Kiwanis offers to help enhance city environmental park

Published: Tuesday, January 22, 2013 at 03:57 PM.

The center contains more than 100 native trees, each labeled for identification; a fishpond; and a butterfly garden built as a project by Girl Scout Yvonne Masters. The park’s small museum contains exhibits about area animal and aquatic life, and local forestry traditions and industry. Its open-air pavilion is used for educational programs and kids’ picnics.

Local Boy Scouts and Cub Scouts periodically visit the center. Nearby, at the foot of the tower, is a former scout hut, once a forester’s cabin, from the days when a Kiwanis-sponsored Boy Scout troop was based at the park. In December, Jacob Somers, an Eagle Scout candidate with Troop 773, produced new identification plates for the trees, McMahon said.

“There have been several Eagle projects there over the years,” Boy Scout area Unit Commissioner Rae Schwartz said. “It’s a great facility for the community. Our scouts would be happy to work with the Kiwanis on enhancing it.”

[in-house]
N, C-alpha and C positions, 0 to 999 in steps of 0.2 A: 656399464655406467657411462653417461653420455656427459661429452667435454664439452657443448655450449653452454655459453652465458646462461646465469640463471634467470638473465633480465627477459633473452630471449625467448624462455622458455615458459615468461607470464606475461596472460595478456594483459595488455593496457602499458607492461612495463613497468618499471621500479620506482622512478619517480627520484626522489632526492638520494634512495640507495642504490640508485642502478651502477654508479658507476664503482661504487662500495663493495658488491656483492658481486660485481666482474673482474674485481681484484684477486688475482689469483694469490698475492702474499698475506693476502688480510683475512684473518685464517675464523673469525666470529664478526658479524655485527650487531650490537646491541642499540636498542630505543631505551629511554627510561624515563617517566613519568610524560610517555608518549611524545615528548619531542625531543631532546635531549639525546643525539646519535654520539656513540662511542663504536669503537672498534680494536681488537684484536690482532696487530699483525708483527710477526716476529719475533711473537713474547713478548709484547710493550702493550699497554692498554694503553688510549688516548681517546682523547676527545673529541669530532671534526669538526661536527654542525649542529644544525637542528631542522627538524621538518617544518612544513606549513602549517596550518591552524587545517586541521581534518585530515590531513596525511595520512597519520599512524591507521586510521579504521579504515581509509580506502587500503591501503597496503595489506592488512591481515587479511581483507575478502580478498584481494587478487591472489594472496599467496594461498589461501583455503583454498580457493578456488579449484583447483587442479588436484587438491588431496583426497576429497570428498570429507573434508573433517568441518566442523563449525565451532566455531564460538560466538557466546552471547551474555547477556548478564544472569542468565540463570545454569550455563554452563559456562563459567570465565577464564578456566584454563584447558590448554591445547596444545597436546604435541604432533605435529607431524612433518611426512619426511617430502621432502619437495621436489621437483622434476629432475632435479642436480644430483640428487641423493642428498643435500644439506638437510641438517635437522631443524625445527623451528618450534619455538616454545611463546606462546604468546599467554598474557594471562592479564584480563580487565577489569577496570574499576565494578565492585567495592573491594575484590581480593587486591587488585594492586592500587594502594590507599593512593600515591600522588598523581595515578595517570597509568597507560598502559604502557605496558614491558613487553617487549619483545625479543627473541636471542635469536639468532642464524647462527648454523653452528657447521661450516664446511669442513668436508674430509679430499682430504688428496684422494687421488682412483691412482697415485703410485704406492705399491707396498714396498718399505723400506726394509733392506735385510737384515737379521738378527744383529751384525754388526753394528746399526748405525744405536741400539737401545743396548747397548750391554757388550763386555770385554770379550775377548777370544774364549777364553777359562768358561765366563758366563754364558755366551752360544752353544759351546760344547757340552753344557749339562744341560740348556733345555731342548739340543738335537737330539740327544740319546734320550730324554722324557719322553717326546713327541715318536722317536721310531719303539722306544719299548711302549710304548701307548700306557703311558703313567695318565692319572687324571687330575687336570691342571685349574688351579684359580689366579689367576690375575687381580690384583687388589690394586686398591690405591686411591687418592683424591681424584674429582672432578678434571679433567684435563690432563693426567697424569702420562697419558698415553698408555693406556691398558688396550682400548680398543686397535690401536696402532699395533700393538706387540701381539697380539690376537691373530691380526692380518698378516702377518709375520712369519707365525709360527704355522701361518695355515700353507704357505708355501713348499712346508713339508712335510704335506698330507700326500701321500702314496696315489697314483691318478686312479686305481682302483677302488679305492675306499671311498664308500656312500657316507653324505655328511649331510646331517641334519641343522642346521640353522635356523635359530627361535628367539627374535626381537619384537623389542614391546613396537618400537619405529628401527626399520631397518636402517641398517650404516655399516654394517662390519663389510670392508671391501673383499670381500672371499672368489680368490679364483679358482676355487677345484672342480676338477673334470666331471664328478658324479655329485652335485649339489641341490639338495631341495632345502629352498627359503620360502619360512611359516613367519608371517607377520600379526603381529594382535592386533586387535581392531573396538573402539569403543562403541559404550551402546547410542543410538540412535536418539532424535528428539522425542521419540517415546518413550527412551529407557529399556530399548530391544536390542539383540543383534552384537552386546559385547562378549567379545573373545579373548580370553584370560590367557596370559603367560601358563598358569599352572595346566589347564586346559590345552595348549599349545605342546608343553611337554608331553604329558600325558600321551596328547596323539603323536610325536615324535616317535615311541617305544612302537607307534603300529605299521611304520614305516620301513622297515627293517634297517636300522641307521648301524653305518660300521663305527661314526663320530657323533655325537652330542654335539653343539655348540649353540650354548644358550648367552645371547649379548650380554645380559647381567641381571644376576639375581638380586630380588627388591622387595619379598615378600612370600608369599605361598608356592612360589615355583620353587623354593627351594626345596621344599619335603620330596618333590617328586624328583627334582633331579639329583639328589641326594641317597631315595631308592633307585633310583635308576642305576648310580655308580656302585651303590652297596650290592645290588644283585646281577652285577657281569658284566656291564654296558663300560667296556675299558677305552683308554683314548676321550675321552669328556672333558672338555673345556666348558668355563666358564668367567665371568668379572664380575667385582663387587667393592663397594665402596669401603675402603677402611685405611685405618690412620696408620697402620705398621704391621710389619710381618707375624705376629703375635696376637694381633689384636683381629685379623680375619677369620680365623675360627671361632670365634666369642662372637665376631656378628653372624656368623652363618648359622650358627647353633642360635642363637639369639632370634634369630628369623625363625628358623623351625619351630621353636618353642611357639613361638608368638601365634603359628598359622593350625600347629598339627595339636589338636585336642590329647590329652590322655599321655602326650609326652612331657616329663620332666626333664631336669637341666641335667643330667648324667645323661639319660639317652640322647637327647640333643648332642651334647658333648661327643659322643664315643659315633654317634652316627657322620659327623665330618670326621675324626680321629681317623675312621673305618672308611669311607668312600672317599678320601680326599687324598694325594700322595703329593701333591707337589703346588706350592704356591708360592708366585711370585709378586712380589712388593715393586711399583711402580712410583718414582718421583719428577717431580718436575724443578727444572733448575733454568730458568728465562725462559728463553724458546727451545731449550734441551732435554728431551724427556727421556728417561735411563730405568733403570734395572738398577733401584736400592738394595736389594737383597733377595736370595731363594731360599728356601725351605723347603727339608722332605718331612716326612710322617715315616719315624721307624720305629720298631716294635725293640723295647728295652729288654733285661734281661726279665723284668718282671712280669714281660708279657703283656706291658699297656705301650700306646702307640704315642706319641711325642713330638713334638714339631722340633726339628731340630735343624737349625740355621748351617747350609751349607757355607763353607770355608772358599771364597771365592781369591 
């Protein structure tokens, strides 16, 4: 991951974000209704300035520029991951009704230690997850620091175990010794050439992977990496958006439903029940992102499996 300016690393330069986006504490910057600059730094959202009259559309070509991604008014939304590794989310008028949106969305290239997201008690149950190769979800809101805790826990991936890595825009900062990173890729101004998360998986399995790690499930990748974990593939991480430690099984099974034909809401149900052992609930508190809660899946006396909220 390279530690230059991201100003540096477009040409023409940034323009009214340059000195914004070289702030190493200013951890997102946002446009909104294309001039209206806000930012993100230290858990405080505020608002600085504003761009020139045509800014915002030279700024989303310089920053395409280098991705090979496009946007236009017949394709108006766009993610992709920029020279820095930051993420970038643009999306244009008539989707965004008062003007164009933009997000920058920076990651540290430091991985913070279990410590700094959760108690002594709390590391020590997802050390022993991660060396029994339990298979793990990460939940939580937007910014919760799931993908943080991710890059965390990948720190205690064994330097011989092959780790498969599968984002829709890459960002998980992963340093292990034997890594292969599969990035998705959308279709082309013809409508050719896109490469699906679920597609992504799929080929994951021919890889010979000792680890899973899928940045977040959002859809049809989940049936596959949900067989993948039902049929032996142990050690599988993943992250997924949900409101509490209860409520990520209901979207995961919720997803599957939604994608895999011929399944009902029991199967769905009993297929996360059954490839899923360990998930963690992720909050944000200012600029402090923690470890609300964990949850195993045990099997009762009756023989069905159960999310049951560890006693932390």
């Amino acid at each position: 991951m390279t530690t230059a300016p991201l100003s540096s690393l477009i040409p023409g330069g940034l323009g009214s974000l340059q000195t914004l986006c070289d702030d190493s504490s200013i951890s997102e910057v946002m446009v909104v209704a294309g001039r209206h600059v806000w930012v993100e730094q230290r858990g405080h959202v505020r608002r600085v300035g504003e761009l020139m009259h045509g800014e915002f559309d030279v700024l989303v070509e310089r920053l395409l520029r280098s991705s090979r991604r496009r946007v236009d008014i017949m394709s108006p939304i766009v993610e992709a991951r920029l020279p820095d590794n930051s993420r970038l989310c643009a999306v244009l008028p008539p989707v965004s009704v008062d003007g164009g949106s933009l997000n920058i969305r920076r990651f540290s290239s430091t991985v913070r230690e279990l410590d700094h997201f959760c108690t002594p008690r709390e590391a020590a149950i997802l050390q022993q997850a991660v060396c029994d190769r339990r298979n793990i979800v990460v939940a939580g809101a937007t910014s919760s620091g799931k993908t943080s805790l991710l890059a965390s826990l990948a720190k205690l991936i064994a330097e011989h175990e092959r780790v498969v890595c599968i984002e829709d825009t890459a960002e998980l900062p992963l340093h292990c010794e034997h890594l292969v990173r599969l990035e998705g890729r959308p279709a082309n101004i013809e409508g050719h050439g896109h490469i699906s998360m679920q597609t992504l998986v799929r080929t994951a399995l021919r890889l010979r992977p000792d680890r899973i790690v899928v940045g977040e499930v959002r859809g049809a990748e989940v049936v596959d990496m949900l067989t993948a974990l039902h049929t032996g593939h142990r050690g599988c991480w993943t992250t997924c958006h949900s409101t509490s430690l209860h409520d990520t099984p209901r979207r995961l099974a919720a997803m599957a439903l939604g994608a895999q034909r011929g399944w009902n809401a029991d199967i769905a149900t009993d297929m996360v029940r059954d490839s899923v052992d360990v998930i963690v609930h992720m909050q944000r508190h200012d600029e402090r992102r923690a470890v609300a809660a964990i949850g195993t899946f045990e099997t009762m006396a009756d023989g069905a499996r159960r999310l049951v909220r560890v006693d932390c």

McMahon said he was encouraged by the Kiwanis offer and looks forward to working with the club to enhance the center and attract more visitors.

“There are so many possibilities there,” he said. “I can see some they haven’t even thought of it yet.”

Lack of staff at the park is one reason it is underused, McMahon said. Though retired, he frequently serves as a guide through the environmental center when groups visit.

“The city is fairly limited in manpower and they don’t have many people trained in environmental subjects,” he said, adding foresters would make ideal partners with the park’s redevelopment. “We have contacts in many areas and we could get specialists in many subjects to come over to the park and do presentations.”



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